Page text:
There was never a factual basis for the myth that the Social Security Trustees’ projections were too conservative. For years, those who have wanted to wish away the reality of the Social Security shortfall have selectively critiqued the Trustees’ assumptions for productivity growth, labor force participation by seniors, immigration, and other variables. Too often, these critiques failed to recognize that there were as many reasons for believing the Trustees’ projections too aggressive as too conservative.
It now seems extremely likely that Social Security finances are in significantly worse shape than foreseen in virtually any Trustees’ report since the last major reforms in 1983. But even before the Trustees incorporate the latest sobering economic data, the data show clearly that the Trustees’ previous projection record has not been too conservative.
The above chart ends with the Trustees’ 2009 projection of 2016 for the onset of permanent Social Security deficits, a date that is now nearly certain to move closer. But even before that data point is added, the trend is clear: most previous Trustees’ reports foresaw longer periods of surpluses (and of solvency) than what results from the incorporation of subsequent data.
The myth of overly-conservative Trustees’ reports was fueled by cherry-picking those few Trustees’ reports of the mid-1990s that did appear to be too conservative. Those reports, of course, appeared before a national surge in real wage growth caught all government forecasters – not just the Trustees – by surprise. That real wage growth surge pushed back the doomsday dates by a few years, after which they resumed their inexorable march closer in time.
If the latest CBO reports turn out to be right and cash deficits arrive next year, then even the Trustees’ most conservative reports of the mid-1990s will have overstated the program’s fiscal health.
CBO is almost certainly too optimistic with respect to the program’s long-term fiscal outlook. Despite their sobering near-term projections, CBO is almost certainly understating the program’s shortfall over the long term, for two reasons.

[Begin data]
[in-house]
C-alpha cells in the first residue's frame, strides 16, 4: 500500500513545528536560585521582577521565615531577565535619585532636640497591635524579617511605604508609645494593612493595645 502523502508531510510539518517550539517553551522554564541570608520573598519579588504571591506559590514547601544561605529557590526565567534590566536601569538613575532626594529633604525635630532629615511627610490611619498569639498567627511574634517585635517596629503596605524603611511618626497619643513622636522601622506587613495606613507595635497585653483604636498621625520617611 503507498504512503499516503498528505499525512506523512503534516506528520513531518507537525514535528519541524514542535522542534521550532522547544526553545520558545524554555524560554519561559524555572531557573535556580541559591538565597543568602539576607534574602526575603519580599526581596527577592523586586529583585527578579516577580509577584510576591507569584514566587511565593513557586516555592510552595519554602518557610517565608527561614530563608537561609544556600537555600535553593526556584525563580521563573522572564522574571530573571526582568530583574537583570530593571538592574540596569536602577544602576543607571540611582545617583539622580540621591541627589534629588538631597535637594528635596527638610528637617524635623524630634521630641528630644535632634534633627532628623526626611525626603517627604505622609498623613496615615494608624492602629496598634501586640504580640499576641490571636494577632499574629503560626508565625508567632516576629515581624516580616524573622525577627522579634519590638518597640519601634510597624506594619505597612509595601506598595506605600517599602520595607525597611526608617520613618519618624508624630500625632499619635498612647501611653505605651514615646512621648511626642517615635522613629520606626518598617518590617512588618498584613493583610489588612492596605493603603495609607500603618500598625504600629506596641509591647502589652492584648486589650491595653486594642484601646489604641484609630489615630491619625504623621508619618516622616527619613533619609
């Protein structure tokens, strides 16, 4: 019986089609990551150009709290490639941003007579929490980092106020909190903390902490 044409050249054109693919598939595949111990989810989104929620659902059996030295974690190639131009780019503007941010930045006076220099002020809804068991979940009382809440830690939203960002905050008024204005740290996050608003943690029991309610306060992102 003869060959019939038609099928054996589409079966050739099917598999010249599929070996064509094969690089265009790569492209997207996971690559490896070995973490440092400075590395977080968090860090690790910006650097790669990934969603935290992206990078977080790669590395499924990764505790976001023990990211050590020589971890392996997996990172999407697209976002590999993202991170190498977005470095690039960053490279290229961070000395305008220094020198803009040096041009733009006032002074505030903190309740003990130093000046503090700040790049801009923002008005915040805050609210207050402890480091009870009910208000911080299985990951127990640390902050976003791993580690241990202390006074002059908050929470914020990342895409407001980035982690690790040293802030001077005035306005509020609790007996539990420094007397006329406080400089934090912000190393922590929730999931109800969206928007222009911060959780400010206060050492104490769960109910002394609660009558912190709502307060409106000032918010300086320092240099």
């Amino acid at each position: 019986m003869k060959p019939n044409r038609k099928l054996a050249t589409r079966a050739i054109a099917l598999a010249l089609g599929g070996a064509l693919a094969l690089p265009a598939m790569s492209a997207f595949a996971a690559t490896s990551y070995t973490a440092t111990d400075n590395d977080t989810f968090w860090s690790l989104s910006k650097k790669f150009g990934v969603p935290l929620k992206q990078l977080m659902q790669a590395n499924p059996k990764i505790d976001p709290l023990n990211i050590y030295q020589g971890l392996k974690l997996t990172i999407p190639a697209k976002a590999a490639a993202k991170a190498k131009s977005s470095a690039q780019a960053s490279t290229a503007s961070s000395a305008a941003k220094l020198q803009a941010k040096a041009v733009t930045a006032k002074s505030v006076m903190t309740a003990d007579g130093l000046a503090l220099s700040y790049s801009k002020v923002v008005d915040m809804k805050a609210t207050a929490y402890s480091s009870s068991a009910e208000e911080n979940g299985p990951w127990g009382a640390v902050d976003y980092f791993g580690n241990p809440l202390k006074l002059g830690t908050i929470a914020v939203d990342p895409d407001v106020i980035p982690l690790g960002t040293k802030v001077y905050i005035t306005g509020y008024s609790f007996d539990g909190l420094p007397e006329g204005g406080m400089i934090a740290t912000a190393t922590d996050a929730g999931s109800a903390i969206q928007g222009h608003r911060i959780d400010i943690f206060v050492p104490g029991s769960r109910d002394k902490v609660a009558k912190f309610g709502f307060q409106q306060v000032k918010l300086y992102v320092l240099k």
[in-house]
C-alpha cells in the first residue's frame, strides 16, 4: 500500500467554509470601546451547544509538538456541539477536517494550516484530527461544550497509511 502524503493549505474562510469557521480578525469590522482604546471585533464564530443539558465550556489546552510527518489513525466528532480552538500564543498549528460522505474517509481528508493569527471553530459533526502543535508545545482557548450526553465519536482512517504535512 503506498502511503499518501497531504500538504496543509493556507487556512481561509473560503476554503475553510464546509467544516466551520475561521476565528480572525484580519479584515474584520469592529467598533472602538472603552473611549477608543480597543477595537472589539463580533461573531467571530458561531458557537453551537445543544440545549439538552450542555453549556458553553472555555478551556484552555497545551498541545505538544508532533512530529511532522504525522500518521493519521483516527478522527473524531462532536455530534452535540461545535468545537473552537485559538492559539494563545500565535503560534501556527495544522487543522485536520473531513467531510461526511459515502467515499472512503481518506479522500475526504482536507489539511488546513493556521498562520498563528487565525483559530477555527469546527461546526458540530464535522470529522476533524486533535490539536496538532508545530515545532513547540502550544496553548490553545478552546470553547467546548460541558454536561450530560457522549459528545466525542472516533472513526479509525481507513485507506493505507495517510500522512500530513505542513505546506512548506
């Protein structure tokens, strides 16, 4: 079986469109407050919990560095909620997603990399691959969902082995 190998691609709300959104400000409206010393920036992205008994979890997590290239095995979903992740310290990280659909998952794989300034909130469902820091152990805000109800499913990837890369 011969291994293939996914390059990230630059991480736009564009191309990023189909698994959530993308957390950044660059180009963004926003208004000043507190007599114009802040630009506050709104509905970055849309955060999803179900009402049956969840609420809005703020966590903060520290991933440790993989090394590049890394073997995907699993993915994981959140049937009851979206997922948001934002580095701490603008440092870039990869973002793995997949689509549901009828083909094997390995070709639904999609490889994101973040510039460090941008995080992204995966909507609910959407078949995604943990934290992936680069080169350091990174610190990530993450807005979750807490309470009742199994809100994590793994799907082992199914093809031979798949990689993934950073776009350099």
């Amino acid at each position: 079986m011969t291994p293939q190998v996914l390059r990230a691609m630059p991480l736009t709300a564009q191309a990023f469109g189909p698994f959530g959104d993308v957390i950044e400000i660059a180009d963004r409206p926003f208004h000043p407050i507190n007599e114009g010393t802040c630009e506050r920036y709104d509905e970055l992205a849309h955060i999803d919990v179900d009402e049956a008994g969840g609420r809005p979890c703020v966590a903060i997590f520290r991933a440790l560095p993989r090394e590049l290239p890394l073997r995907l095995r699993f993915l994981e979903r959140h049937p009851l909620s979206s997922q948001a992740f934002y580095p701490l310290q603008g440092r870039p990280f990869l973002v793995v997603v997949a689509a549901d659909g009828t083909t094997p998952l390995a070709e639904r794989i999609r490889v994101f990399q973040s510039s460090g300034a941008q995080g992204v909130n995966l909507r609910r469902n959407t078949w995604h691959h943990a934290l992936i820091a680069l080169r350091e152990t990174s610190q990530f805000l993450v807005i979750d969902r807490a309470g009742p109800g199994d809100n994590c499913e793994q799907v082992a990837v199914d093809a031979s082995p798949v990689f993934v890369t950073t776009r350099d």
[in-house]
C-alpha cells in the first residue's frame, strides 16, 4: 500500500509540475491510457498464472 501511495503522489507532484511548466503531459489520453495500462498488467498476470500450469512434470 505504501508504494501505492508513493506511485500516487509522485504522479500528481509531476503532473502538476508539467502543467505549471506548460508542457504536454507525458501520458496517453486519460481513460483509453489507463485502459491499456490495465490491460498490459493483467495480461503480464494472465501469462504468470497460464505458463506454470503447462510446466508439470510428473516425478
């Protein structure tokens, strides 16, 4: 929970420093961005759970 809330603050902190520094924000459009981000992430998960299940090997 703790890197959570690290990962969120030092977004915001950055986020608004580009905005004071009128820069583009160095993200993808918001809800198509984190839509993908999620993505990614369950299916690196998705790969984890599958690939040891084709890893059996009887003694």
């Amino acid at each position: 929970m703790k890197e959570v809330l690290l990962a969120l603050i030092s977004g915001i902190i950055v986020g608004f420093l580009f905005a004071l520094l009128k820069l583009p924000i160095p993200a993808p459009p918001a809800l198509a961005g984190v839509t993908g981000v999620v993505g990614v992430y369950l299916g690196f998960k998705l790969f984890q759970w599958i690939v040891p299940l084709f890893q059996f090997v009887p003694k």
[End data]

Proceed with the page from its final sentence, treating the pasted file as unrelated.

The first is that their primary projection assumes the literal and permanent extension of “current law,” meaning among other things that the entirety of the 2001/03 tax cuts will be allowed to expire and that effective tax rates will increase perpetually through “bracket creep.” This is an implausible assumption, conflicting with historical norms as well as the stated policies of the Obama Administration and the Congressional leadership of both parties. This assumption produces an overestimate of the likely amount of benefit tax revenue going forward.
The second is that CBO assumes that real wage growth will henceforth be 1.4% annually, in contrast with historical average over the last 40 years of 0.8%. Even if one believes that the last 40 years have showed unrepresentatively slow growth, it is unlikely that future wages will grow at a rate roughly 75% faster than the recent historical average.
If comprehensive health care reform is enacted, the outlook for Social Security will worsen further. Existing health care proposals before Congress would pass much of the costs of expanding health care coverage onto employers and workers. Nyce and Schieber found in a landmark recent paper that even in scenarios in which health care inflation remains constant or abates slightly, the cost of such expanded coverage will be felt in slower wage growth, with the most severe effects upon lower-wage workers. The result of slower wage growth would be depressed Social Security tax revenues, reduced growth in Social Security benefits, and accelerated program insolvency.
In sum, while we do not know the exact date at which program deficits will arrive, it is clear that they will arrive much sooner than most previous projections, refuting the myth of overly conservative Social Security projections. When that date arrives, difficult choices must be made between placing additional burdens on taxpayers and adding still more to skyrocketing deficits. Should comprehensive health care legislation be enacted, the outlook will worsen still further.
Though seniors can count on receiving their Social Security checks in the near term, the updated projections reveal that federal policy makers have permitted the Social Security problem to compound dramatically.
Charles Blahous is a Hudson Institute senior fellow.